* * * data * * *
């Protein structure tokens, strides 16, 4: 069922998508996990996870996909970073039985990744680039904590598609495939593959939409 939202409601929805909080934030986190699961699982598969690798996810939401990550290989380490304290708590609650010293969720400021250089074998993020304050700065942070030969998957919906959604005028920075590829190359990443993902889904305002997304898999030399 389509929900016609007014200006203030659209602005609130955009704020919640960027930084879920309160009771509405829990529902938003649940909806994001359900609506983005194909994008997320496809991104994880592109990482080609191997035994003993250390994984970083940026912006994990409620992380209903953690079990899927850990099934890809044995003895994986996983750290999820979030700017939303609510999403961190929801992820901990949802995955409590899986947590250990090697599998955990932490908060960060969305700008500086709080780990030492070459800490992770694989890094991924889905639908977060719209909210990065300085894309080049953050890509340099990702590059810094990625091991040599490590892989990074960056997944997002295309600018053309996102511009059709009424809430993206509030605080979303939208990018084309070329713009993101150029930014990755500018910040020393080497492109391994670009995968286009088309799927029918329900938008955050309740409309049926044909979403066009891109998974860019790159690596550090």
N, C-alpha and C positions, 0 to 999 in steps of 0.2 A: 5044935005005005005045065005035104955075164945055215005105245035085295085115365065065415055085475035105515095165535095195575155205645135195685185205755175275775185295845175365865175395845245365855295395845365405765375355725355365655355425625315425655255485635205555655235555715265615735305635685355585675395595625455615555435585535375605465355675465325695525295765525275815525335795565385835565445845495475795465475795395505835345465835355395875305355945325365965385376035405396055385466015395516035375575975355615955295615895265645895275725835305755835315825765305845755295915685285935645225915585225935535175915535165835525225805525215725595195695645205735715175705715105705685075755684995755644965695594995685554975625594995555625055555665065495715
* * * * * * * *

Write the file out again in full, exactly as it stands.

């Protein structure tokens, strides 16, 4: 069922998508996990996870996909970073039985990744680039904590598609495939593959939409 939202409601929805909080934030986190699961699982598969690798996810939401990550290989380490304290708590609650010293969720400021250089074998993020304050700065942070030969998957919906959604005028920075590829190359990443993902889904305002997304898999030399 389509929900016609007014200006203030659209602005609130955009704020919640960027930084879920309160009771509405829990529902938003649940909806994001359900609506983005194909994008997320496809991104994880592109990482080609191997035994003993250390994984970083940026912006994990409620992380209903953690079990899927850990099934890809044995003895994986996983750290999820979030700017939303609510999403961190929801992820901990949802995955409590899986947590250990090697599998955990932490908060960060969305700008500086709080780990030492070459800490992770694989890094991924889905639908977060719209909210990065300085894309080049953050890509340099990702590059810094990625091991040599490590892989990074960056997944997002295309600018053309996102511009059709009424809430993206509030605080979303939208990018084309070329713009993101150029930014990755500018910040020393080497492109391994670009995968286009088309799927029918329900938008955050309740409309049926044909979403066009891109998974860019790159690596550090």
N, C-alpha and C positions, 0 to 999 in steps of 0.2 A: 5044935005005005005045065005035104955075164945055215005105245035085295085115365065065415055085475035105515095165535095195575155205645135195685185205755175275775185295845175365865175395845245365855295395845365405765375355725355365655355425625315425655255485635205555655235555715265615735305635685355585675395595625455615555435585535375605465355675465325695525295765525275815525335795565385835565445845495475795465475795395505835345465835355395875305355945325365965385376035405396055385466015395516035375575975355615955295615895265645895275725835305755835315825765305845755295915685285935645225915585225935535175915535165835525225805525215725595195695645205735715175705715105705685075755684995755644965695594995685554975625594995555625055555665065495715